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View Full Version : Anybody remember Joe Gilliam?


sumo
02-11-2007, 09:37 PM
This is a thread for the older fans - I watched the ESPN special on black QBs this morning and I heard some interesting things...I only remember seeing this guy in one game - it was against the Rams - I think in 76 - Noll benched Bradshaw and brought him in, but he really didn't do much..does anybody here think he was a better option than Bradshaw? - all the players - Franco, Bleier, Swann, Greenwood, etc- all said he would have been a great QB if it weren't for the drugs....almost seems like they're implying he would have taken over permanently for Bradshaw if he didin't have the drug problem...

Preacher
02-11-2007, 10:02 PM
I remember hearing about him. He actually sold his SB ring for drugs. It was finally bought back by someone else, and kept set.

BlacknGold Bleeder
02-11-2007, 11:41 PM
I don't know if he ever would have taken over for Bradshaw bu the did have one helluva arm...

ARKIESTEEL
02-12-2007, 06:46 AM
I remember hearing about him. He actually sold his SB ring for drugs. It was finally bought back by someone else, and kept set.

Terry bought it back for him

Atlanta Dan
02-12-2007, 07:07 AM
Jefferson Street Joe had a great arm. He strted a game or two in 1973 when Hanratty & Bradshaw were both injured and actually was the starting QB to start the 1974 season, when he made the cover of SI (combination of Bradshaw regressing in the 1973 season and the preseason strike jumbling things up). He put up big numbers early that year, which was Swann & Stallworth's rookie season.

He lost his job after the Steelers were shutout at home by the Raiders in the third or fourth game of the season as Noll concluded the Steelers needed to get back to the running game. It went downhill fast from there - when Noll put him in the Rams game that ended the 1975 regular season Gilliam was fried on drugs during the game (which Noll may have known at the time) and just got pounded.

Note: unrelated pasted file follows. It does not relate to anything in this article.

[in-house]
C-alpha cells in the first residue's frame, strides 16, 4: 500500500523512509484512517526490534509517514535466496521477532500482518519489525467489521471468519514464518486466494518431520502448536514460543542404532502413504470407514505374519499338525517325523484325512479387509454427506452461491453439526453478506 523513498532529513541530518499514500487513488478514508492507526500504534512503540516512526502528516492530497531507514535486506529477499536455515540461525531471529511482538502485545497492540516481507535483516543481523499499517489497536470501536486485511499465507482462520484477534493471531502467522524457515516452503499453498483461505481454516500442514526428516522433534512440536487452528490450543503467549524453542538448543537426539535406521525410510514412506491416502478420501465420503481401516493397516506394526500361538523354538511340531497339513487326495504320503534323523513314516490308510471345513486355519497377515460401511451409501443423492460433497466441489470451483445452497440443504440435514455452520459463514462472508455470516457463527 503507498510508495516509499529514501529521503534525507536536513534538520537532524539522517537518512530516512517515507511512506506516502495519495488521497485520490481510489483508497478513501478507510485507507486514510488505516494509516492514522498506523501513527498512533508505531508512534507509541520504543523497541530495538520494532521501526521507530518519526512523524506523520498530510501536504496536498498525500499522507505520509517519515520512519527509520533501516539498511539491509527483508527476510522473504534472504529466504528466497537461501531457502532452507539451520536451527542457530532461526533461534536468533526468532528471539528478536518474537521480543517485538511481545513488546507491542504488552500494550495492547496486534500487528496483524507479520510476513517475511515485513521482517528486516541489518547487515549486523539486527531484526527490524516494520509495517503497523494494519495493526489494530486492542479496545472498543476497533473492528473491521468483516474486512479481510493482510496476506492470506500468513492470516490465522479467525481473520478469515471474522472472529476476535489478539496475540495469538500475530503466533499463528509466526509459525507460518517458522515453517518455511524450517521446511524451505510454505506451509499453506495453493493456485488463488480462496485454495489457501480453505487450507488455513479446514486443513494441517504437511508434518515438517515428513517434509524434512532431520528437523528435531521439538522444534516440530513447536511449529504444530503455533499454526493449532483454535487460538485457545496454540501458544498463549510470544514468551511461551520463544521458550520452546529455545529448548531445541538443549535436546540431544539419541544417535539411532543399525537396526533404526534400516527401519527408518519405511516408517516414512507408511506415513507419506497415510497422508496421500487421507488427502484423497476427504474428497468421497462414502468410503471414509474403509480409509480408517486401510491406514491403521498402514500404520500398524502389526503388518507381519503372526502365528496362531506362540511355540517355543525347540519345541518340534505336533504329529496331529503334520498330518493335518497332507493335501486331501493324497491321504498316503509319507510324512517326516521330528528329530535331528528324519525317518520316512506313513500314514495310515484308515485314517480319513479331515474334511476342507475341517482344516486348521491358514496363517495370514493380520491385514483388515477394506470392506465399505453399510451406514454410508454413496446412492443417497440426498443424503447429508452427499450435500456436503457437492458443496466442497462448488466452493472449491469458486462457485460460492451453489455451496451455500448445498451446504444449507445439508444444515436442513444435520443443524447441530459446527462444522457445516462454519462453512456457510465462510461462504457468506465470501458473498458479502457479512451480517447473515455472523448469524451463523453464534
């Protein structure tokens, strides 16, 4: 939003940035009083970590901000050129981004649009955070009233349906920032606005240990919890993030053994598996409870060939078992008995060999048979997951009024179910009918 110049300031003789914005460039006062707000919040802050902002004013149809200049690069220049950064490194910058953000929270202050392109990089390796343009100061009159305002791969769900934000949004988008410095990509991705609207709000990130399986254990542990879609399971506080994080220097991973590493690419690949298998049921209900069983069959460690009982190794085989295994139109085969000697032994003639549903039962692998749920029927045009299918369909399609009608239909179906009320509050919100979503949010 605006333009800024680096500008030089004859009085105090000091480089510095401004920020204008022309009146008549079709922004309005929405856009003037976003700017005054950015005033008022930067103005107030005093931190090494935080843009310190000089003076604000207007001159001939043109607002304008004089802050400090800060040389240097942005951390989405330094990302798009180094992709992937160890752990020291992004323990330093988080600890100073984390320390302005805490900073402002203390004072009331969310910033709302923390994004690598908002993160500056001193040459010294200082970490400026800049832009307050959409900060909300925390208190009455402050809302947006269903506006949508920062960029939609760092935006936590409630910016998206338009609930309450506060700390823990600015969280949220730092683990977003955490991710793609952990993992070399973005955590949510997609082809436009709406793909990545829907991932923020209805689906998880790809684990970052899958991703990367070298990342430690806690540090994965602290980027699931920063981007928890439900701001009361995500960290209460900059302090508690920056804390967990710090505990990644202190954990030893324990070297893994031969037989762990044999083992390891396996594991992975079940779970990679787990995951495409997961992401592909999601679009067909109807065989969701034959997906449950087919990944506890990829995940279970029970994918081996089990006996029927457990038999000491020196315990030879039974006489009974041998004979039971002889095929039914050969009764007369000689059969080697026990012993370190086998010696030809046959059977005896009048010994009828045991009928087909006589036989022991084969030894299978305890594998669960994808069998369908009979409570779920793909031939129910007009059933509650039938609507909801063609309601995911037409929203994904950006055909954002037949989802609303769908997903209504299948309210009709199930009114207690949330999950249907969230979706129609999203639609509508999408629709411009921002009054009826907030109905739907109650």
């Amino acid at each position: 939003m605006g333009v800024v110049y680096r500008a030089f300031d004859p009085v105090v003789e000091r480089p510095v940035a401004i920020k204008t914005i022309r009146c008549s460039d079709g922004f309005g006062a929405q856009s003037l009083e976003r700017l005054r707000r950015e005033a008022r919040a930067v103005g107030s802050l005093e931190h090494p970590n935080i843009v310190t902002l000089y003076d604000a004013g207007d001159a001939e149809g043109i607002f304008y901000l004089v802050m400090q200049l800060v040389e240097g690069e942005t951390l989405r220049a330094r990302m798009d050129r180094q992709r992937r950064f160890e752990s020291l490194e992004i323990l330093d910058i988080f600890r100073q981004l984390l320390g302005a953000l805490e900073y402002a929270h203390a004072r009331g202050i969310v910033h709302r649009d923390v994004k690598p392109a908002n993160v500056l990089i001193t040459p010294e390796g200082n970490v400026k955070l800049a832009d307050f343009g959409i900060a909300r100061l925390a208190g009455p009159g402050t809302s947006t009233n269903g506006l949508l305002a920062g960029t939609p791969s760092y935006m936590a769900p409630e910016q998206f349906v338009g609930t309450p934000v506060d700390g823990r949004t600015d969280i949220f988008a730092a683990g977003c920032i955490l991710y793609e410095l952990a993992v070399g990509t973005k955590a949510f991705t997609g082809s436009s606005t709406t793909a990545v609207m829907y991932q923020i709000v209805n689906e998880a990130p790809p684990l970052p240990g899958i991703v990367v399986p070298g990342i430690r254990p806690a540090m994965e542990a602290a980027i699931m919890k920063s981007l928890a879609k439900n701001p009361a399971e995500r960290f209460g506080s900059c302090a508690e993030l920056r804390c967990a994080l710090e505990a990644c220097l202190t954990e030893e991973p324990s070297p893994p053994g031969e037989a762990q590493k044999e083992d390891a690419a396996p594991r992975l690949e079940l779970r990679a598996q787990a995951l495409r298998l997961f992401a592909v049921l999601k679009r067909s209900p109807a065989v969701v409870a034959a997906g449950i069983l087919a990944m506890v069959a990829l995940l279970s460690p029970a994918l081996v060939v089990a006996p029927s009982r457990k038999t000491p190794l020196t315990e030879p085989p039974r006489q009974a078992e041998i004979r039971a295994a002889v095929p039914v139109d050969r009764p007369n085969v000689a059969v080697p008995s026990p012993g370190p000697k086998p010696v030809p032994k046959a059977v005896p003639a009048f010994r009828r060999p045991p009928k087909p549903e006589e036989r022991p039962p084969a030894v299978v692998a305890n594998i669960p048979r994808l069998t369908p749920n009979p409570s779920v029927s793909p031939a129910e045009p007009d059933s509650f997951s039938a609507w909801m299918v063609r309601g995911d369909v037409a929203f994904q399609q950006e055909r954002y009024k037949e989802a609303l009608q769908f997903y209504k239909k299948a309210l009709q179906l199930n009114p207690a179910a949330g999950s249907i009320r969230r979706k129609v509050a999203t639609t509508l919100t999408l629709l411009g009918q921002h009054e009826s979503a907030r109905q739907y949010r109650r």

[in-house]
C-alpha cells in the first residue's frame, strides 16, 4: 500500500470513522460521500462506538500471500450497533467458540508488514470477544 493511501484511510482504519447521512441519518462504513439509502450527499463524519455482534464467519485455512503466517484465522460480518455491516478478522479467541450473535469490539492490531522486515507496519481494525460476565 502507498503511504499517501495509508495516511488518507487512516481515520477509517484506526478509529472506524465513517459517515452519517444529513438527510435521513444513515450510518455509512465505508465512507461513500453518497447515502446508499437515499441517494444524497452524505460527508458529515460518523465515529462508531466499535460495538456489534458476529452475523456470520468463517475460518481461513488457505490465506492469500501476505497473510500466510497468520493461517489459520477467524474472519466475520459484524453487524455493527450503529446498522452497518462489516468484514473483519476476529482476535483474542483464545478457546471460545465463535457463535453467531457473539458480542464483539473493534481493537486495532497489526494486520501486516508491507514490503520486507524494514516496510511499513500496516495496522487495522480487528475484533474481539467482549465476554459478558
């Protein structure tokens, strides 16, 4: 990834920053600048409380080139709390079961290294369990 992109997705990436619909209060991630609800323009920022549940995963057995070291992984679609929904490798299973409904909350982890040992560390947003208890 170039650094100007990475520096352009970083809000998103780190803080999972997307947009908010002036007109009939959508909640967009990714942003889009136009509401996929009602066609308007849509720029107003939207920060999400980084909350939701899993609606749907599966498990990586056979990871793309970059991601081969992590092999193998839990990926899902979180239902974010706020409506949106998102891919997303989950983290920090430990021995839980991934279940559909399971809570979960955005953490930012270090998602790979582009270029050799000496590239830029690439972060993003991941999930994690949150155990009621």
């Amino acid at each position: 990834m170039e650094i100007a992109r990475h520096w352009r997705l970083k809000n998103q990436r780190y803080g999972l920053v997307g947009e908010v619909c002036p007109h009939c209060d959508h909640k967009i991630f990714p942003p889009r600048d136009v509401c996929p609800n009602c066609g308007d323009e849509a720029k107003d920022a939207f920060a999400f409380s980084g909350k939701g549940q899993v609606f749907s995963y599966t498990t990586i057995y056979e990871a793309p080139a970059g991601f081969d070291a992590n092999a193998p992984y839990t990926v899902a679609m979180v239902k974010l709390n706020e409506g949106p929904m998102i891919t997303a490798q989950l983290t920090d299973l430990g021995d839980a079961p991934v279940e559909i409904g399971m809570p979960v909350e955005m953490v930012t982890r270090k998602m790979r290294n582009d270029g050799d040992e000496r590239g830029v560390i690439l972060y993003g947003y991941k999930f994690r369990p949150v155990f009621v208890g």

Gilliam was gone after 1975. I was living in Nashville several years later when Gilliam was arrested for trying to rob someone at an ATM for drug money -he fell fast.

HometownGal
02-12-2007, 07:45 AM
As Bleeder stated above, Gilliam had one helluva arm. I remember him well. I also don't believe he would have taken over for Brad if he hadn't messed up his life so badly, but he may have been giving the opportunity to start for another team if he hadn't allowed himself to get to the low point he obviously was at. I felt sorry for the guy - he had some real talent.

lamberts-lost-tooth
02-12-2007, 08:17 AM
He was on the streets until 1995...but if I remember right...He had got his act together before he died and had started a football camp for under privilidged kids....he also was counseling drug users and was talking to the NFL and some of the alumni about raising money for a drug treatment center.
The thing I remember about him on the field was the way that he bounced up and down after big plays ..like a big kid!!!

Atlanta Dan
02-12-2007, 09:01 AM
He was on the streets until 1995...but if I remember right...He had got his act together before he died and had started a football camp for under privilidged kids....he also was counseling drug ******* and was talking to the NFL and some of the alumni about raising money for a drug treatment center.
The thing I remember about him on the field was the way that he bounced up and down after big plays ..like a big kid!!!

Gilliam showed up at the Redskins game that closed down Three Rivers in 2000 and made a big deal about being clean - when he died several weeks later he had drugs in his system, which prompted a rip job (so much for speaking nothing but good of the dead) by one of the Pittsburgh sportswriters on Gilliam claiming to be clean and sober. Not clear if his death was an overdose, but he definitely was using again at the time of his death. An incredibly sad story that illustrates how drugs can ruin a life.

As some other posters have said, IMHO he lost his starting QB job because a pass first offensive strategy was ahead of its time in the pre-rules changes 1974 NFL, but he lost his career because of the drugs. If he had been clean I think another team would have picked him up or, in those pre-FA days, he might have stayed as Bradshaw's back-up.

FYI - a great book on the pre-SB Steelers (or on the early 70s NFL in general, about the end of the era where players were not ultra-rich and still members of the community) is "Three Bricks Shy Of A Load" by then SI-writer Roy Blount, who spent the 1973 season with the team. Great stories on Gilliam and the rest of the '73 team. It may be out of print but you probably cn pick up a copy on Amazon.

lamberts-lost-tooth
02-12-2007, 09:15 AM
Gilliam showed up at the Redskins game that closed down Three Rivers in 2000 and made a big deal about being clean - when he died several weeks later he had drugs in his system, which prompted a rip job (so much for speaking nothing but good of the dead) by one of the Pittsburgh sportswriters on Gilliam claiming to be clean and sober. Not clear if his death was an overdose, but he definitely was using again at the time of his death. An incredibly sad story that illustrates how drugs can ruin a life.